• Isalak, the David to a Goliath-like Indian State, and its struggles against CAA-NRC

    Amey Tirodkar

    February 11, 2020

    Its a tale of something extraordinary occurring in a tiny pocket of the country, one which could turn out to be important for the future of Indian democracy as well as for people's movements in the country. A small village called Isalak has passed a resolution against the Citizenship Amendment Act (CAA) which was passed by Parliament, saying that the amendment is not acceptable, and hence, will not be implemented in the village. The story of Isalak is path-breaking amid the nationwide protests against CAA and the National Register of Citizens (NRC).

    Isalak is located about 10 kilometres away from Ahmednagar city, in the district of the same name in Maharashtra. With a population of about 2000 people, the village is spread over close to one thousand hectares of land. Otherwise a tiny, peacefully village in Ahmednagar district, it hit headlines when its Gram Sabha passed a resolution on January 26 (Republic Day) opposing the implementation of CAA and the NRC. The village sabha unanimously passed the resolution, saying that Act will have a negative impact on villagers and that if government pushes for implementation, Isalak will protest with civil disobedience – the Gandhian way.

    "SCs, STs, OBCs and deprived people form the majority in the village. As the Union Government has decided to start NRC, the people of this village are unable to provide even revenue documents. So, the government should kindly reconsider the decision," reads their resolution passed on Republic Day.

    "How come a government asks its citizens to prove their nationality? Isn't it anti national act at the first step itself? In our village the population of NTs, SCs and STs is greater than open and OBC people. So, they don't have documents. In such a case, more than 50% of the people could be debarred from citizenship. How can we allow this to happen?," asks Mahadev Gawali, a young boy from Isalak who initiated the resolution against CAA-NRC. Mahadev has a small grocery shop in the village where villagers buy items of daily need.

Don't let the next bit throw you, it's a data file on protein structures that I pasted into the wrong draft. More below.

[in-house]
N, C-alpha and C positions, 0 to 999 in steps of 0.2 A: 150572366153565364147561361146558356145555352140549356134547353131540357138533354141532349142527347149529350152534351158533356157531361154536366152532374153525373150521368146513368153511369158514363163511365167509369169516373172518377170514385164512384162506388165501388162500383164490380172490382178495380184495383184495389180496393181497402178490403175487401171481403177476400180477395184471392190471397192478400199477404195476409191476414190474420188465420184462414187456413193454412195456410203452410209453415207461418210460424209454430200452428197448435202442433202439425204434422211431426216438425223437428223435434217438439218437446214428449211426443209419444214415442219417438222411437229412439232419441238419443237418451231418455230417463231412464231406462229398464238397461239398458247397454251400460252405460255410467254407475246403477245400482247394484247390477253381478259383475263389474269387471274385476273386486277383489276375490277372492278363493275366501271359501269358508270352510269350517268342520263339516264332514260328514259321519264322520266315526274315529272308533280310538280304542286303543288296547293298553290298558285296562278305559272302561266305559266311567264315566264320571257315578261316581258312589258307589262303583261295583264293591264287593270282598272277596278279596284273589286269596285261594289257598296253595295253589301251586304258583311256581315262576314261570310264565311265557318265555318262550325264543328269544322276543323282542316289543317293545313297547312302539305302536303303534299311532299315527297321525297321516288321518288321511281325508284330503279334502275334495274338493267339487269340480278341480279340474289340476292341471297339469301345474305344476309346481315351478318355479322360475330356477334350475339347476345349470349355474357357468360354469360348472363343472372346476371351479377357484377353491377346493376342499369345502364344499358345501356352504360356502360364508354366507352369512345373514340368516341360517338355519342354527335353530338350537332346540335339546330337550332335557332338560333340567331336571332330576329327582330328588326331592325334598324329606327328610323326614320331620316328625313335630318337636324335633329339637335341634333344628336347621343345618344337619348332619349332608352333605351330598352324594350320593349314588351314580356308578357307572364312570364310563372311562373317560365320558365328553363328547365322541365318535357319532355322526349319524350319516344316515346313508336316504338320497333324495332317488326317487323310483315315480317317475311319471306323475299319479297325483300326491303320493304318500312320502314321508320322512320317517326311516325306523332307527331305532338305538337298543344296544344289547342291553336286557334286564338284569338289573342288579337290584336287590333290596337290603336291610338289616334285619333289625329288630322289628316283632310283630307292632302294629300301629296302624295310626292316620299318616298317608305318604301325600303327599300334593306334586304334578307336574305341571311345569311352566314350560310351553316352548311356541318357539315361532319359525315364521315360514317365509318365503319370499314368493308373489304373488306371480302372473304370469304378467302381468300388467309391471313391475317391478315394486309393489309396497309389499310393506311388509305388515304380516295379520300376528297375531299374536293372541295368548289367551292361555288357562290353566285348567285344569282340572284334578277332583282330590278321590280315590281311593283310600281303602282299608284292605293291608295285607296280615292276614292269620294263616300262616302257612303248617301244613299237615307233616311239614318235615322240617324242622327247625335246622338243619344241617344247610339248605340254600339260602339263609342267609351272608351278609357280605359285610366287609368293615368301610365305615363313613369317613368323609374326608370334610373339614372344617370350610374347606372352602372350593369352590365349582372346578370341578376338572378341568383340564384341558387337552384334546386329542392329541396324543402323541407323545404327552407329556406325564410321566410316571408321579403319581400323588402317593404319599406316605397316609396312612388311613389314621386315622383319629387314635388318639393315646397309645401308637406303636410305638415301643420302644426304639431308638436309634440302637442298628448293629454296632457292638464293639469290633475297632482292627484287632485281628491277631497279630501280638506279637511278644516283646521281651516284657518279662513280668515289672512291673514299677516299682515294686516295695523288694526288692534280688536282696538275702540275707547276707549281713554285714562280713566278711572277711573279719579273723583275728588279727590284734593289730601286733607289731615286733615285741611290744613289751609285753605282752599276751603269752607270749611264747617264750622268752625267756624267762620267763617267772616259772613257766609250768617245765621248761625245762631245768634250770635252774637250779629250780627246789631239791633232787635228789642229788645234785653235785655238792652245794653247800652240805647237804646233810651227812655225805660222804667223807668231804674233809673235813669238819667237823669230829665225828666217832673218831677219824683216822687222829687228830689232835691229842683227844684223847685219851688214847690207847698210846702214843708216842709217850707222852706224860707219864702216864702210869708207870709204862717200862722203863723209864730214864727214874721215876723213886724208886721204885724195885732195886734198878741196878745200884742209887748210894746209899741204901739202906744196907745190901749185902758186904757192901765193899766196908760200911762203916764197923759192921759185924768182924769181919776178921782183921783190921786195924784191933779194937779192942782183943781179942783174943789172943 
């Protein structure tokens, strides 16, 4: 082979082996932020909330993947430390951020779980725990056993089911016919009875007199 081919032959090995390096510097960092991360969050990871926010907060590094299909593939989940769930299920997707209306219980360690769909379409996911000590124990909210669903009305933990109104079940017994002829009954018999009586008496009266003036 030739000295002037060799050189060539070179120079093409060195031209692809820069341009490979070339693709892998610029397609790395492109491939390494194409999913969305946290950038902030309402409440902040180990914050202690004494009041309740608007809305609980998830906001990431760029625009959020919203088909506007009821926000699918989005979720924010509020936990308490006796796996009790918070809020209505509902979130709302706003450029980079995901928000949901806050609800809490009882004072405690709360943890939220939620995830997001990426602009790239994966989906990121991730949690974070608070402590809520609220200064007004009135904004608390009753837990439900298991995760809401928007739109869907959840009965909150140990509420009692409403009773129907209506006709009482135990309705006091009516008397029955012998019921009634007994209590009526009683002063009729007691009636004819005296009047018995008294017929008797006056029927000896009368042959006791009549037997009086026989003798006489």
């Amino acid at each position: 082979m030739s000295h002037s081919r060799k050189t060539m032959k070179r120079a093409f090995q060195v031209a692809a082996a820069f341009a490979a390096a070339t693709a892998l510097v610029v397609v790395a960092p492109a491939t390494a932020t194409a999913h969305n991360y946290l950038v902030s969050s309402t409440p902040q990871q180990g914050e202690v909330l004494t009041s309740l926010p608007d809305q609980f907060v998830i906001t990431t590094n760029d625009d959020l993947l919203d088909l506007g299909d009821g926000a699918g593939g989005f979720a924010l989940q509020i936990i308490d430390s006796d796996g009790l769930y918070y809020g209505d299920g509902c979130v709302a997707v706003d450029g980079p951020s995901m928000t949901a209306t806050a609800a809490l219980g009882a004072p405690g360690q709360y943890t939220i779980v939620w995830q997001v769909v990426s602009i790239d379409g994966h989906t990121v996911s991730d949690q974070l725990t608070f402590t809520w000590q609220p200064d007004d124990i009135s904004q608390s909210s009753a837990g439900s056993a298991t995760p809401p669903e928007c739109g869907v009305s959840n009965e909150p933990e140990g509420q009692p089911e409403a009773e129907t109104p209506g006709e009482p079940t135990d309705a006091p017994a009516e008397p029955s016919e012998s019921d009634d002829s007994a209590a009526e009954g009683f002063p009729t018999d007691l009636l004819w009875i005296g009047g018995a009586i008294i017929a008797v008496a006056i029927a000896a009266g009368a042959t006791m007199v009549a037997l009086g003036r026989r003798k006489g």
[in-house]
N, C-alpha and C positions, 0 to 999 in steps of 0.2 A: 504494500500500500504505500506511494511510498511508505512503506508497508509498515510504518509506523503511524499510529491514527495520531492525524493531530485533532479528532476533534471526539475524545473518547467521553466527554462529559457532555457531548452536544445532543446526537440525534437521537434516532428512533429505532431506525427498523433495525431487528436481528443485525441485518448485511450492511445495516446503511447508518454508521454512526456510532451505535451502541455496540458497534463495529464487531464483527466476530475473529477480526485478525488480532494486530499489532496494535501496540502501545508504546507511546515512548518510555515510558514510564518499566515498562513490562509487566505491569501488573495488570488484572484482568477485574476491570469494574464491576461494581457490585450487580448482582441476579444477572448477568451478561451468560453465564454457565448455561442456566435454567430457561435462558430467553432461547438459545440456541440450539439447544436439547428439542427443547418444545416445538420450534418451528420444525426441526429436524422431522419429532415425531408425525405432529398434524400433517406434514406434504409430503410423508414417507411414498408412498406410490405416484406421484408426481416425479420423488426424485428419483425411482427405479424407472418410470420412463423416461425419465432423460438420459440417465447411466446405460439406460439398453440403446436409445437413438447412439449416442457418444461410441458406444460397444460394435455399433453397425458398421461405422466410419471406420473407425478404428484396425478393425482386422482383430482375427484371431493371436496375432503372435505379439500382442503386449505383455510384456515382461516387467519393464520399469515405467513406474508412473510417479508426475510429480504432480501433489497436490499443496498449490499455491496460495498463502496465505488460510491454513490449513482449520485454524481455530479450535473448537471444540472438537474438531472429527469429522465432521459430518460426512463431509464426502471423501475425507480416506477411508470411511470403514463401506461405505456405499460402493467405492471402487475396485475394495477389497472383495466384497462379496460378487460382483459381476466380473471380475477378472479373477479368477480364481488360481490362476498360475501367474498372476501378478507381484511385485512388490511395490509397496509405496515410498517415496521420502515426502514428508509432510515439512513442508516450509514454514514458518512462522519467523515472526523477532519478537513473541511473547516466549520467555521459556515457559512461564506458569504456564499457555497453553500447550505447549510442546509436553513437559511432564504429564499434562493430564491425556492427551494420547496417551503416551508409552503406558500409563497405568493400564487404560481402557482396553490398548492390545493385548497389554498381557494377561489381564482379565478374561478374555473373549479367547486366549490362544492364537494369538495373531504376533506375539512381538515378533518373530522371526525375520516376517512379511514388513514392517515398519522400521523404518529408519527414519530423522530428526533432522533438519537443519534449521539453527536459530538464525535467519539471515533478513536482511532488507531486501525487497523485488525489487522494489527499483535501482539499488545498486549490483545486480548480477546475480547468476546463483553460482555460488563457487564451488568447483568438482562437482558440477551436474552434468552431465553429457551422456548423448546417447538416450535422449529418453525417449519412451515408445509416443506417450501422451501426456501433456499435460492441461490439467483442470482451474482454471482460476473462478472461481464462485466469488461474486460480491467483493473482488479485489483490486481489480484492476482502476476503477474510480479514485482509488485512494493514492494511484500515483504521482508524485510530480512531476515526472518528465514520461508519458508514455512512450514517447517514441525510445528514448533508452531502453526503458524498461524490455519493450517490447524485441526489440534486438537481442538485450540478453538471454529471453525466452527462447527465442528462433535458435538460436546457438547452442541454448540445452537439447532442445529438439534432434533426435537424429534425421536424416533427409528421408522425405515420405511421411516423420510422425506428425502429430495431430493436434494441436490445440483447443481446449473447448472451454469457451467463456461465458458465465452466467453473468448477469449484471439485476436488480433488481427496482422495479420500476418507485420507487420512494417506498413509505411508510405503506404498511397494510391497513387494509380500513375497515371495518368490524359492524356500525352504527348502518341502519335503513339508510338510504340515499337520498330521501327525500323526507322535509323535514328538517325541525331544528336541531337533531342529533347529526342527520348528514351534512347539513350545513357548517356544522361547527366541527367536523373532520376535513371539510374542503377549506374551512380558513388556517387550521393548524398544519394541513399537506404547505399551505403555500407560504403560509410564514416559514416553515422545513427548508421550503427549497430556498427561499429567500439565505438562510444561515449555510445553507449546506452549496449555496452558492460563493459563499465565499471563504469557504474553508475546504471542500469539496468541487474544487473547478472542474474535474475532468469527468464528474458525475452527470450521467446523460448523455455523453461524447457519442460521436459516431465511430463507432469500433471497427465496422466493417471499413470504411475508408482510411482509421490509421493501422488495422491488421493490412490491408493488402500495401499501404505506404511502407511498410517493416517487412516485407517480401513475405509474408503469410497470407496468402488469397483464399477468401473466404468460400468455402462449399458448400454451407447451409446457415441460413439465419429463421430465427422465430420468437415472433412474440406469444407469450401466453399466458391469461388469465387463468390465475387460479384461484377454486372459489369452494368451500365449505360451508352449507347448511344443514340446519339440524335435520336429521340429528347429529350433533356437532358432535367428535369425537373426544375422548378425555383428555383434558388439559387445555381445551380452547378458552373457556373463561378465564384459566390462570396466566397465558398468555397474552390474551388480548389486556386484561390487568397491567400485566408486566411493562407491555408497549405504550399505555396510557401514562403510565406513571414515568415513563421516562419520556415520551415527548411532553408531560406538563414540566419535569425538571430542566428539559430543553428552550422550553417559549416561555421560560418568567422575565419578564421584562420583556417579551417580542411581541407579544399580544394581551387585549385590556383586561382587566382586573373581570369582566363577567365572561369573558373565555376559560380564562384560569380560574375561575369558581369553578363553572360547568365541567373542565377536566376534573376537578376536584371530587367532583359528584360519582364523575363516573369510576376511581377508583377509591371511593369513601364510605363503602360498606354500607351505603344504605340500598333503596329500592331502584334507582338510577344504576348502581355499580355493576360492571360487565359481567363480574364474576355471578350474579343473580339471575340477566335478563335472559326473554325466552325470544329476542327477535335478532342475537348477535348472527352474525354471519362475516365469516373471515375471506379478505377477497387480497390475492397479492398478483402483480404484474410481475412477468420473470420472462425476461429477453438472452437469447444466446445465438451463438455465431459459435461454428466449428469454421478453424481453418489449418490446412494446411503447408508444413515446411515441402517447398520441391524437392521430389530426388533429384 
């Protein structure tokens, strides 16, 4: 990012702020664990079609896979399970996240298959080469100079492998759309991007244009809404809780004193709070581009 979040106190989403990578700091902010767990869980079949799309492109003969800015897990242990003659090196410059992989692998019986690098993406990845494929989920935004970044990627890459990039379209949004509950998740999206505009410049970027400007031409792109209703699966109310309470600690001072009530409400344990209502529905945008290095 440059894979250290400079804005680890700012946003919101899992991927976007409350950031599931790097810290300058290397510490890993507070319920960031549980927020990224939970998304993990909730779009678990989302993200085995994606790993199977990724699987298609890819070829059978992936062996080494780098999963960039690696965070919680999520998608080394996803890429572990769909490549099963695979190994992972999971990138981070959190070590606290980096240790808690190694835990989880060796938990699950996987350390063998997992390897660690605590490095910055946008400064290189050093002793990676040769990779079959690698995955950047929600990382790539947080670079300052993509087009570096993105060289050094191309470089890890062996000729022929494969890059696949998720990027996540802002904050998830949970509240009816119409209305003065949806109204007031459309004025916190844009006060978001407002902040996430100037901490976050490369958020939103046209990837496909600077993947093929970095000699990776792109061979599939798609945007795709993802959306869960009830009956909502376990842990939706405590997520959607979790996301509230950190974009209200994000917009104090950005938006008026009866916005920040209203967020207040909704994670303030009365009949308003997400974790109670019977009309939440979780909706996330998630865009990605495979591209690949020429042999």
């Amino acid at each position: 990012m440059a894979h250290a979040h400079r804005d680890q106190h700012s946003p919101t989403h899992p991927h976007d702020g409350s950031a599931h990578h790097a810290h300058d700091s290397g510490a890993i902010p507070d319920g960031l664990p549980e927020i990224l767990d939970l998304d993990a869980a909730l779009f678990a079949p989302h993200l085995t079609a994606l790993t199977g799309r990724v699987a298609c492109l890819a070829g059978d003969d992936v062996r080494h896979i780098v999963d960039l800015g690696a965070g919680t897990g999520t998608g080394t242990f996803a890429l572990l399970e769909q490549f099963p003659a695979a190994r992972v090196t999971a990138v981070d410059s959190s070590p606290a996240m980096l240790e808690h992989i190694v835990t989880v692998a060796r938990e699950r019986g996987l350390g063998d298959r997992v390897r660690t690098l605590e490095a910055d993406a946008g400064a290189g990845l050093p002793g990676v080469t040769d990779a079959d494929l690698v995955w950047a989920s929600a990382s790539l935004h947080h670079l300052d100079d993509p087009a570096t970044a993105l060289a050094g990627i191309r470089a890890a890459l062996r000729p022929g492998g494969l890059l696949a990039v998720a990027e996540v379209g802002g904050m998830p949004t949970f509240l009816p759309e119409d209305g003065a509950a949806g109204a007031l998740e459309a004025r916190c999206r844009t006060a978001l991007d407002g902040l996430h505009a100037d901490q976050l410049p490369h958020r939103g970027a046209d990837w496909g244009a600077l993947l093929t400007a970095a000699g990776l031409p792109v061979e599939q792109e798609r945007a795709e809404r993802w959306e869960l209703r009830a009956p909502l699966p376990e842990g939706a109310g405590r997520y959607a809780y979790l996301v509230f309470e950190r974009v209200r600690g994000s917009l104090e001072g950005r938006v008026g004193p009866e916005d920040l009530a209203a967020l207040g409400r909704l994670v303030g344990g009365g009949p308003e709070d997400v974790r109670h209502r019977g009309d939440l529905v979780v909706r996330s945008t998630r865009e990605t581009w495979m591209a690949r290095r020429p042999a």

SCs, STs and NTs make up more than 55% of the total population in the village. The Marathas, otherwise a dominant ruling community of the state has less than a 45% share in the numbers game. Contrary to right-wing imagination that anti -CAA-NRC protests are dominated by members of the Muslim community, the village does not have a single Muslim citizen. There is an old, dilapidated mosque known as the place of 'peerbaba' where people from all religions and castes worship. Members of the Hindu community and tribals offer their prayers there.

    Alka Jadhav is about 65 years of age. One can gauge her financial condition by just looking at her house. She is lives with her husband, four sons, daughters-in -law and 13 grand children; a total of 23 members in her family. When one asks her to produce a proof of residence, she furnishes her ration card. What is there on it? Names of only seven names of her family members.

    "Who will go and make those papers? We don't have anything to eat. Will they give us food?" asks an angry Jadhav. "If the government wants to take us from here and put us in jail; let them do that. Tell them to give us food though. That will be better, no," she adds, laughing.

    She is not alone. Close to half the population does not have a single paper other than ration and Aadhaar cards. Home Minister Amit Shah refuses to take the aforementioned IDs as proof of citizenship. In that case, he needs to provide answers to the villagers here, as well as to crores across the country. Where will they go to seek papers in order to prove their nationality?

    Sarpanch Babasaheb Gerange throws more light on the situation. "We keep sending proposals of various government schemes to help these villagers. But our requests get rejected due to lack of proper documentation. If they are deprived of government schemes due to lack of papers then how will they prove their nationality?" he asks.

    Yogesh Gerange, another villager, is a lawyer by profession, who has also supported the resolution. "We are inspired by Gandhiji and have hence passed this resolution. It is not political. The government must understand on-ground realities before taking any such step," he says.

    Isalak is an inspiring story of resistance; a story of people’s will against the might of a mammoth state.

    First published in NewsClick

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